Tougher tree rules face another delay – Coastal Observer


Tougher tree rules face another delay

Lowering the threshold for “grand trees” from 30 to 24 inches in diameter is among the proposals.

Like many of the species it seeks to protect, a revision to the Georgetown County tree regulations is growing slowly.

The Planning Commission last week deferred action on the proposal to allow the planning staff to consider a few more changes. 

It was the second time in two months the ordinance had been scheduled for a public hearing only to be delayed. Each time, there was only one speaker.

This month, it was the Coastal Conservation League’s new director for its North Coast office, Becky Ryon, who delivered written comments praising the county’s decision to preserve the existing tree canopy and suggesting some additional ways to do that.

“We want to protect the existing trees rather than replanting,” Ryon said. “There’s no guarantee that they’re going to thrive.”

The key features of the revision, first presented in February, are intended to require that developers retain as many existing trees as possible rather than clearing and replanting trees

There aren’t many ordinances that are written that way, said Holly Richardson, the county planning director.

“I’ve read of lot of ordinances,” she said. “I think we’re ahead of the curve in a good way, but it made me want to be cautious.”

Another proposed change would reduce the diameter of “grand trees” that receive the highest level of protection from 30 inches to 24 inches. On

Waccamaw Neck, the ordinance would require a property owner seek a variance from the Board of Zoning Appeals to remove a grand tree anywhere except on a single-family lot. Those trees cannot be removed to allow installation of infrastructure for residential subdivisions under the current regulations.

The tree regulations in the county zoning ordinance were last revised in 2018. Among the changes, developers were no longer allowed to clear land for residential  developments. Instead, they could only receive permits to clear a lot when they applied for a building permit.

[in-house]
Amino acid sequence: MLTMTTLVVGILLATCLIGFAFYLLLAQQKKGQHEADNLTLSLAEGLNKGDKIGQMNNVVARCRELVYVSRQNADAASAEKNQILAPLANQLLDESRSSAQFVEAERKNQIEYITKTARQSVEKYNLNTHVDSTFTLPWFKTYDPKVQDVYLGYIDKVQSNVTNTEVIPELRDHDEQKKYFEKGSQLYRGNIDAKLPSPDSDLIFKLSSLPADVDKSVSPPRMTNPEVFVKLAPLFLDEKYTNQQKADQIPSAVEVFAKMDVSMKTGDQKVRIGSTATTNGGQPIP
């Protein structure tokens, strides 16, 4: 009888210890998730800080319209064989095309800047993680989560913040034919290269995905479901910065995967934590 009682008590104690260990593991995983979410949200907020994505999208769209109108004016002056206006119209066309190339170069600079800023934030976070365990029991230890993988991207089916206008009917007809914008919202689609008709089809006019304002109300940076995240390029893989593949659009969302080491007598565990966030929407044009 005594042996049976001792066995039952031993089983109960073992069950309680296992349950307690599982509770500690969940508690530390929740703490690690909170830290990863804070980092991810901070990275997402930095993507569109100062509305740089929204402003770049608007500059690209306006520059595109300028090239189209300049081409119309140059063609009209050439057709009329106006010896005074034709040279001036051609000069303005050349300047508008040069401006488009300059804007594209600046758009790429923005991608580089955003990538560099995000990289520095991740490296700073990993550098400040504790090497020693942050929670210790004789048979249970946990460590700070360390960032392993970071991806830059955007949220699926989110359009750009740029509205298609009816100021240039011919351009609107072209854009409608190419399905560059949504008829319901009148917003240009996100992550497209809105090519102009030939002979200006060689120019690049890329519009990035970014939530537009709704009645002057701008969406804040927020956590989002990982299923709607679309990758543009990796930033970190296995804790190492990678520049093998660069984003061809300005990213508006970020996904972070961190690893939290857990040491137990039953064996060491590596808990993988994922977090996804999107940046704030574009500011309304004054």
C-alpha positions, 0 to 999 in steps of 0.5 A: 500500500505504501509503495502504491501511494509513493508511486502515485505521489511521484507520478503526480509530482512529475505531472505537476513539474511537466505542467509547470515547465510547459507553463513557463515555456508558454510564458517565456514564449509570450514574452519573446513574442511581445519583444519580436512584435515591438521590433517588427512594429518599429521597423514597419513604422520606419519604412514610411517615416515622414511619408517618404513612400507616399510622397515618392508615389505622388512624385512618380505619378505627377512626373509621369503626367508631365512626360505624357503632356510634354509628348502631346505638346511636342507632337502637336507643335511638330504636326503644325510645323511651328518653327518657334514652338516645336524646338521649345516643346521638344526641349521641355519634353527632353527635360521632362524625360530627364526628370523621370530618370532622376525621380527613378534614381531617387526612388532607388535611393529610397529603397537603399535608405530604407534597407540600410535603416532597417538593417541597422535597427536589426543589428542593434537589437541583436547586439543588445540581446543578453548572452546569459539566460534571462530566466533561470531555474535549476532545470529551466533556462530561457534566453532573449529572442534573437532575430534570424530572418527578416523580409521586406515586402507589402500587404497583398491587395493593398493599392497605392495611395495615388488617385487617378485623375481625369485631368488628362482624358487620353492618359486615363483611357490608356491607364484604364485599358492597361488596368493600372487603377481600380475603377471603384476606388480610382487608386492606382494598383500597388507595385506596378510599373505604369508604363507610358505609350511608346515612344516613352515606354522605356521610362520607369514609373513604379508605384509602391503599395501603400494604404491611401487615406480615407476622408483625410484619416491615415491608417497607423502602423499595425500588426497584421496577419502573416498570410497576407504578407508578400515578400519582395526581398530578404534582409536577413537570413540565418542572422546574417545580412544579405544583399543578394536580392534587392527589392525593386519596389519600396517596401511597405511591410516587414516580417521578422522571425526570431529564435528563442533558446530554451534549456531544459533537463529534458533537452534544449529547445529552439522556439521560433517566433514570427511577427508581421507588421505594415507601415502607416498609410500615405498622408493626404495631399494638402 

Under the proposed revisions, multifamily and commercial developments would be required to keep at least 10 trees or 100 inches of trunk width per acre. That width is a measure of the diameter of the trunks at breast height, a point 4.5 feet of the ground. 

If trees had to be cut to allow reasonable use of the property, replacements would have to be planted to restore the 10-tree or 100-inch requirement. If replacement trees can’t be planted, the developer would be required to make a donation to a tree fund equal to the cost of those trees.

The Coastal Conservation League proposed adding a requirement that the replacement trees be of the same species as the ones removed unless the planning director agrees to a species that would improve “biological diversity.”

The league also suggested that when a developer pays into a tree fund the money should be used for replanting in the area where trees were removed.

“We definitely need to be looking at like-to-like tree replacement,” commission member Sandra Bundy said. “I feel like we’re not doing enough.”

Throughout the revision, commission members have questioned whether the county’s $500 penalty for violations is enough of a deterrent.  Richardson talked with the county attorney, who advised that it remain at that level.

The penalty is for each tree, Richardson noted.

Commission member Marla Hamby said she still has concerns and asked if the Coastal Conservation League had any ideas.

“I’m happy to continue that conversation,” Ryon said.

The league recommended that if trees are cut without a permit, no development permit will be issued for up to two years for the site unless the owner provides mitigation. That mitigation would be 25 percent more than the DBH of the trees that were cut.



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